It’s 12:45 AM, and I feel my feet pound on the pavement.
Thirst took me here, outside of my Chicago hotel room, and onto the street with a friend. We tried to obtain water through room service, but they stated that they wouldn’t have any until 4 AM. When my friend and I asked where the nearest location we could buy some was, a helpful employee told us that there was a gas station five lights down.
So we left. Outside, the frigid air forced my arms to clutch across my chest, and the black skinny jeans and sweatshirt I wore were not enough to keep me warm. I wasn’t freezing, exactly, but the cold made me want to cover myself with a ton of thick blankets. My friend who accompanied me wore nothing but jeans and a white T-shirt, and he managed to muscle through without complaining.
As we walked, completely alone – aside from a few cars passing by – he began conversation and I followed. The shining moonlight and the sweet city lights illuminated our path and kept back the darkness that could have completely ensconced us.
“Follow me!” my friend shouted when we arrived at an empty four-way intersection, and he dashed diagonally across the street. I jogged after him, laughing and whipping my head back and forth to look for cars.
By the time we got to the gas station and purchased our drinks, thirst had long since faded from the forefront of my thoughts. I took out my phone and texted a friend in Virginia, “So I’m in a random gas station with a friend and it’s about 1 AM… what is my life?”
It struck me then, in that moment, what it was like to be unrestrained. I had never done anything like this before. I had never gone out in the dead of the night. I had never walked anywhere without an adult knowing where I was. It’s not like I was doing anything illegal or breaking any rules, but it felt so surreal, like a memory I would cherish for months to come.
On my trip to Chicago over the weekend, I attended the National Peer Conference on Tutoring in Writing. It was a fabulous experience, full of wisdom and insight from intelligent and outspoken individuals. Though the thirteen hour bus rides to and from were not thrilling, the laugh-out-loud moments with my close friends and the unhealthy, delicious food made up for it.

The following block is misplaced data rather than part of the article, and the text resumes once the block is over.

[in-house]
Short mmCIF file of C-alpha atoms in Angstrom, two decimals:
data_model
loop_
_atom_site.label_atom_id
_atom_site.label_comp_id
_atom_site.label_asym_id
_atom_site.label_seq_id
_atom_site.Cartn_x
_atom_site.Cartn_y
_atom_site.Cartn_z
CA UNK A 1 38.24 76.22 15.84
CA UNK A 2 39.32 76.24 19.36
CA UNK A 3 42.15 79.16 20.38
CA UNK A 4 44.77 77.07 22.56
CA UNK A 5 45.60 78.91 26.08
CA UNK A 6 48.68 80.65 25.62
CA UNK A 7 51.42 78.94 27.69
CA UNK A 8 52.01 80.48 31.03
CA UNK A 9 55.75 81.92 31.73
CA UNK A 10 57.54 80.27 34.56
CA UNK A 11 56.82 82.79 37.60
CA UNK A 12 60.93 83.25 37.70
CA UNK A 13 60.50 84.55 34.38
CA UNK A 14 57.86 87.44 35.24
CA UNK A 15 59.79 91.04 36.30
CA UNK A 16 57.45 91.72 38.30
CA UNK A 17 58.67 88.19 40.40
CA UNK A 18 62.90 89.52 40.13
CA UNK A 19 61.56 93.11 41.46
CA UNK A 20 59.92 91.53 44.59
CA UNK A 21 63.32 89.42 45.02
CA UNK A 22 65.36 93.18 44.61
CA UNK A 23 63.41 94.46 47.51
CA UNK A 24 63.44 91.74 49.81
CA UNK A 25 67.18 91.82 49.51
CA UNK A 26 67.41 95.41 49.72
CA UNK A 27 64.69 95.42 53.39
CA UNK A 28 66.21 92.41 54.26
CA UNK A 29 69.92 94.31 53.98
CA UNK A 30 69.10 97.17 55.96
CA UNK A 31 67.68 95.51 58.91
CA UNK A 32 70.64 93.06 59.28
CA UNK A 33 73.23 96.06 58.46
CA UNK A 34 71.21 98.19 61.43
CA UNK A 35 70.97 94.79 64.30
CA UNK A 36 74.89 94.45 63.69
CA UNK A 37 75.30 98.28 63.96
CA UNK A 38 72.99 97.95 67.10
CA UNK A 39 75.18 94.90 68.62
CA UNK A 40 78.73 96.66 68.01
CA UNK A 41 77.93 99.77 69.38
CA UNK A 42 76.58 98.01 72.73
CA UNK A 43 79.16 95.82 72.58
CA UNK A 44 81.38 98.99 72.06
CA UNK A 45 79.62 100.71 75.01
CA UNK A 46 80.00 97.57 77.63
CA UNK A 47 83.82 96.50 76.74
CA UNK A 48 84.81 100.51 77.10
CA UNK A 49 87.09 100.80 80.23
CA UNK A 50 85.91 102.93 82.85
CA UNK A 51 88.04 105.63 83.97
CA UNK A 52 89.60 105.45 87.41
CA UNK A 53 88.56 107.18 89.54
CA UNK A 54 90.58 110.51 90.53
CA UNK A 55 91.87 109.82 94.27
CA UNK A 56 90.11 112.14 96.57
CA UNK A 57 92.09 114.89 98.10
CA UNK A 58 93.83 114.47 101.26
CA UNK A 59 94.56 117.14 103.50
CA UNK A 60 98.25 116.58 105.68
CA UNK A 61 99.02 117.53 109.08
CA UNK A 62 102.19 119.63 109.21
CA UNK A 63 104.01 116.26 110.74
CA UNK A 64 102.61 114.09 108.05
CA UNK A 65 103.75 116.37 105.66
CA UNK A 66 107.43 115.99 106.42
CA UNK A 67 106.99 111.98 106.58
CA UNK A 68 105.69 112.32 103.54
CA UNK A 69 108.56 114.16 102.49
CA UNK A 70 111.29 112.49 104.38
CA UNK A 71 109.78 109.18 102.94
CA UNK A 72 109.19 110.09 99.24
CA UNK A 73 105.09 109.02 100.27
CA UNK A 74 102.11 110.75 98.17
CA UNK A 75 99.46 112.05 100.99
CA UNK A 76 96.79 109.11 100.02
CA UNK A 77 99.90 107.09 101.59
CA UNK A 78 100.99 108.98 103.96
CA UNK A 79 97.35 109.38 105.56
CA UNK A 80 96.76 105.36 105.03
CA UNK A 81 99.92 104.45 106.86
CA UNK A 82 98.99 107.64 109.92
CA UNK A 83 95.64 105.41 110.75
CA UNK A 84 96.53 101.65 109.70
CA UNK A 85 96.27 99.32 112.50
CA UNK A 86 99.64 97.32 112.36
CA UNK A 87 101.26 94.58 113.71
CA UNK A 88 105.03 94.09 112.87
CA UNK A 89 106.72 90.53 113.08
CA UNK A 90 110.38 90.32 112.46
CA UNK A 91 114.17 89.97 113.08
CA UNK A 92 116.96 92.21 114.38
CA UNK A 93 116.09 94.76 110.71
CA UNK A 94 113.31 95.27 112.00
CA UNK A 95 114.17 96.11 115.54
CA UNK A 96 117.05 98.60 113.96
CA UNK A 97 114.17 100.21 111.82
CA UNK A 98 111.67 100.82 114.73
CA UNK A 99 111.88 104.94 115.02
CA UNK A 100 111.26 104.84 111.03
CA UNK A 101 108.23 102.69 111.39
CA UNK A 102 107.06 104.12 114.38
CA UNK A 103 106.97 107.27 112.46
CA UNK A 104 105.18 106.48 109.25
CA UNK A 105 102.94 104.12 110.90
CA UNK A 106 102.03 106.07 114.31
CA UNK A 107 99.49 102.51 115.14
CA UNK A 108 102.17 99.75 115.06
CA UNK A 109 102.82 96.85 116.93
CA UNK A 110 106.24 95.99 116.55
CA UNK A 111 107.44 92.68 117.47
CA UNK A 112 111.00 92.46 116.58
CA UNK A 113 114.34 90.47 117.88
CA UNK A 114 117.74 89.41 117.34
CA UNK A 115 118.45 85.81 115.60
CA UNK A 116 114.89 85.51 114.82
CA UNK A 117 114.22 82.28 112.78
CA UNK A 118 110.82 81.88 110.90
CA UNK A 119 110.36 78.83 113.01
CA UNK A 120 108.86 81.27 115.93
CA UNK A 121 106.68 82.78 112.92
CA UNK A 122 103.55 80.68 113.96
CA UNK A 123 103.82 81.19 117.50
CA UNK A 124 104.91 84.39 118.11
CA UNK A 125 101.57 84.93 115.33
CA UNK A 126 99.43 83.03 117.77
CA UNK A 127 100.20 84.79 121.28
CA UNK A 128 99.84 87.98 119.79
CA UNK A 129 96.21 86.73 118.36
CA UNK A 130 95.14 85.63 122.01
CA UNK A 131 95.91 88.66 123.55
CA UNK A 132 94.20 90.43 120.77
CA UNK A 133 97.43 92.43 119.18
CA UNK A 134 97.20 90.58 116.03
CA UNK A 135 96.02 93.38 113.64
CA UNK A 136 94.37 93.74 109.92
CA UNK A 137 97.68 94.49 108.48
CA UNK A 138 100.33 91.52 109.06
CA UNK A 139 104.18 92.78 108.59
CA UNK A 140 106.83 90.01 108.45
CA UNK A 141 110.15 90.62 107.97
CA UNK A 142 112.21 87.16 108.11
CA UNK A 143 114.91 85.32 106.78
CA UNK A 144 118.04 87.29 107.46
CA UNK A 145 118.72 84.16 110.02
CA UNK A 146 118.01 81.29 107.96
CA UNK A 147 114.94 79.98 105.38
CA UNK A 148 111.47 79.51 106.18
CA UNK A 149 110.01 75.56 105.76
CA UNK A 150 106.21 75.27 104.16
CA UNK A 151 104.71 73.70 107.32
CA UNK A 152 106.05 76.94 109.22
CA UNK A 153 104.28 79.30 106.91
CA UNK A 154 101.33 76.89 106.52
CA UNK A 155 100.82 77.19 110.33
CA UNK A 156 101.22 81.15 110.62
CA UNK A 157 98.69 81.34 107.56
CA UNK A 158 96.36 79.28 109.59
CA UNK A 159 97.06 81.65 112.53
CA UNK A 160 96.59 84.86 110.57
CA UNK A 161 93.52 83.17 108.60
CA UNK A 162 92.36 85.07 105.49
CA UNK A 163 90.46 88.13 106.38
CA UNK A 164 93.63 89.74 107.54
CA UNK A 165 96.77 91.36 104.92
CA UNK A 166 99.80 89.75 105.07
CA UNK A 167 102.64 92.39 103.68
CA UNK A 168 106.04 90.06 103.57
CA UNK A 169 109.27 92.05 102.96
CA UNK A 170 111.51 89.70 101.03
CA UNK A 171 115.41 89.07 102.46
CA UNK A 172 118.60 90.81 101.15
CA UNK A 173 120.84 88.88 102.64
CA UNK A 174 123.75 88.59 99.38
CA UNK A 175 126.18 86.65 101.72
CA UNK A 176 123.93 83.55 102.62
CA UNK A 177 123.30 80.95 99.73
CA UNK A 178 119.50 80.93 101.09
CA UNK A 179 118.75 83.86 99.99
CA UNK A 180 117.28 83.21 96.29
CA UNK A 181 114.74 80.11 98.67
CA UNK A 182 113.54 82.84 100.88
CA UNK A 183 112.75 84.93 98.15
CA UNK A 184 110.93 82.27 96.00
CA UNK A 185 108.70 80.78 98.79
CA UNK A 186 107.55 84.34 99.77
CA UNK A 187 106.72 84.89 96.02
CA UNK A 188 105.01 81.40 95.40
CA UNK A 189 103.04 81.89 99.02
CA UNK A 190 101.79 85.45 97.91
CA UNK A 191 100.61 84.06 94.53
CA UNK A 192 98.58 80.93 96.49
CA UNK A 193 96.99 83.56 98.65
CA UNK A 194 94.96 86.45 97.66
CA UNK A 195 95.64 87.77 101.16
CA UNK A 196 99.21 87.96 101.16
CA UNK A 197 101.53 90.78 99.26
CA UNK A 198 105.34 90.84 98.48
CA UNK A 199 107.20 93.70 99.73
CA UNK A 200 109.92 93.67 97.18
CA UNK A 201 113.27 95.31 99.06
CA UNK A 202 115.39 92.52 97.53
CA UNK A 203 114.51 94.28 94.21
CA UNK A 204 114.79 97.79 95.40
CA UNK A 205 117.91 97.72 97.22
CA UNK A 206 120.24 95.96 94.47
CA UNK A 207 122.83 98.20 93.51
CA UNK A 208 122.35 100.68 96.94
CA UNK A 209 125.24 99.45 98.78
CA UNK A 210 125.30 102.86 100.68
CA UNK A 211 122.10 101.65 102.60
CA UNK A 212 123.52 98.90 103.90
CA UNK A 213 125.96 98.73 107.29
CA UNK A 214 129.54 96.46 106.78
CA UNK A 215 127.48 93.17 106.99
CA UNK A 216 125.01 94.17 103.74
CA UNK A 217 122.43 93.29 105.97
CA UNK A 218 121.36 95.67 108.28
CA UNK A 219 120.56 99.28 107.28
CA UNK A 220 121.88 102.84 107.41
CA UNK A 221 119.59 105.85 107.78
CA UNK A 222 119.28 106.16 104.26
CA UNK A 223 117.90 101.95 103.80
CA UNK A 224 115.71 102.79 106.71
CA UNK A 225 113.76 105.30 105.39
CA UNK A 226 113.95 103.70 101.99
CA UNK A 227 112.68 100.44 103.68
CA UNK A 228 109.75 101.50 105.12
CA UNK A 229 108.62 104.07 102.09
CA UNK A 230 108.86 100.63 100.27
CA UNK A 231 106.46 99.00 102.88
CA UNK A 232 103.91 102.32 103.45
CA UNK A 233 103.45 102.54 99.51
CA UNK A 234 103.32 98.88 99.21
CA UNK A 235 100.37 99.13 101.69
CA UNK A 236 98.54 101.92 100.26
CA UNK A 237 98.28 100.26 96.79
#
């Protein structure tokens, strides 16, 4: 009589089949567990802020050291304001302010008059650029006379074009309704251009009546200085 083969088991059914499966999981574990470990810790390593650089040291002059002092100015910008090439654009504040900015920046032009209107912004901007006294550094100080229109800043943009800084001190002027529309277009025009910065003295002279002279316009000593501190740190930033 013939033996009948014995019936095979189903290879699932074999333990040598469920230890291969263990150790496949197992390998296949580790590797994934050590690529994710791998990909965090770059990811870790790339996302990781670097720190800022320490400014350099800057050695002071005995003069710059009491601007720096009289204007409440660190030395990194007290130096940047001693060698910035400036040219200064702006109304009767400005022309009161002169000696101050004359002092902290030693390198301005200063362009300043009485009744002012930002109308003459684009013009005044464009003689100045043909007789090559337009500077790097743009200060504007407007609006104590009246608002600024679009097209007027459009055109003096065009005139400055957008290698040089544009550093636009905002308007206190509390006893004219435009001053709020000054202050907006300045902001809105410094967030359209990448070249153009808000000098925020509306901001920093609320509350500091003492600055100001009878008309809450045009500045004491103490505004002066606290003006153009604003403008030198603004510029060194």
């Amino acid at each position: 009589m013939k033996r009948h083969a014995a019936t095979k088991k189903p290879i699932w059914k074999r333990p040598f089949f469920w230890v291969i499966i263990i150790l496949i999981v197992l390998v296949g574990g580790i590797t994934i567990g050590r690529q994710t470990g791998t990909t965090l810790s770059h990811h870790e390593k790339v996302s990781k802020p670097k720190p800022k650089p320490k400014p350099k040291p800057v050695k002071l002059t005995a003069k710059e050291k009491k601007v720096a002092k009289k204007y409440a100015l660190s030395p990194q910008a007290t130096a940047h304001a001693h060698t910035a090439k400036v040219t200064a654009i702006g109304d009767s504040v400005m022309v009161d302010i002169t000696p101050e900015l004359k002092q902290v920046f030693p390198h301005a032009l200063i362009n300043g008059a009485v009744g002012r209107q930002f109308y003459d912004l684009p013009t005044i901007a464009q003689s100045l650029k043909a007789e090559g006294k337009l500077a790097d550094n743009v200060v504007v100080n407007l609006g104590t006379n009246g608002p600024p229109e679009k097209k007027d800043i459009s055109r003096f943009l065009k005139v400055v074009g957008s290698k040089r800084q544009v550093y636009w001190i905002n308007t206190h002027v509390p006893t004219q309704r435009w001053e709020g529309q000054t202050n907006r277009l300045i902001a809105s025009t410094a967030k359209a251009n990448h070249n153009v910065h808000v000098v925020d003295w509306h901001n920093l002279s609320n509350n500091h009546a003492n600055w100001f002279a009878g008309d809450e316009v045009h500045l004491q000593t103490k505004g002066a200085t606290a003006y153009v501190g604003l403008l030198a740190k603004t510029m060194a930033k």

We visited the Chicago Institute of Art, and later on my group and I gave a presentation on how psychology can help people tutor. I played crazy card games with strangers and made friends from high schools close by and faraway. I heard about a high school in which homosexuality is pretty prominent and classes are driven by intellectual discussion, which made me drool.
But now, I’m back in the basement of my room, writing this with a weird sense of sadness. It’s a delicate melancholy, like that of a trapped bird given a taste of freedom, only to have its wings clipped and its body held in captivity. Already, my mother has lashed out at me, but it’s not that that bothers me – it’s that I could be, I was somewhere so much better just hours ago.
It’s strange, because I’m aware of how much worse others have it. I know that I should be thankful for the opportunity to get away for once, to escape and effusively enjoy life. I am thankful, really, because where I am – where I always have been – has made me appreciate the city, and cultural diversity, and areas which aren’t conservative.
Still, I am selfish. I want to get away. I crave for change, more so for others than for myself, but I want to fully feel what I’m fighting for. I want to walk outside and go to museums and talk to intellectual people without fear. I want to express myself and scream in the streets and love out loud. This is why I need to focus on college applications and learning as much as I can now, to fuel the fire of my power by feeding my desire for knowledge.
One day, when all is said and done, I will go back to those sweet city lights.
This post is inspired by this song and my desire to share how sensational the past few days were. Has anyone else been to Chicago? Does anyone live in a city or want to? I’m contemplating whether I should for a couple of years after college. Now, I am off to an unmoving mattress and sleep!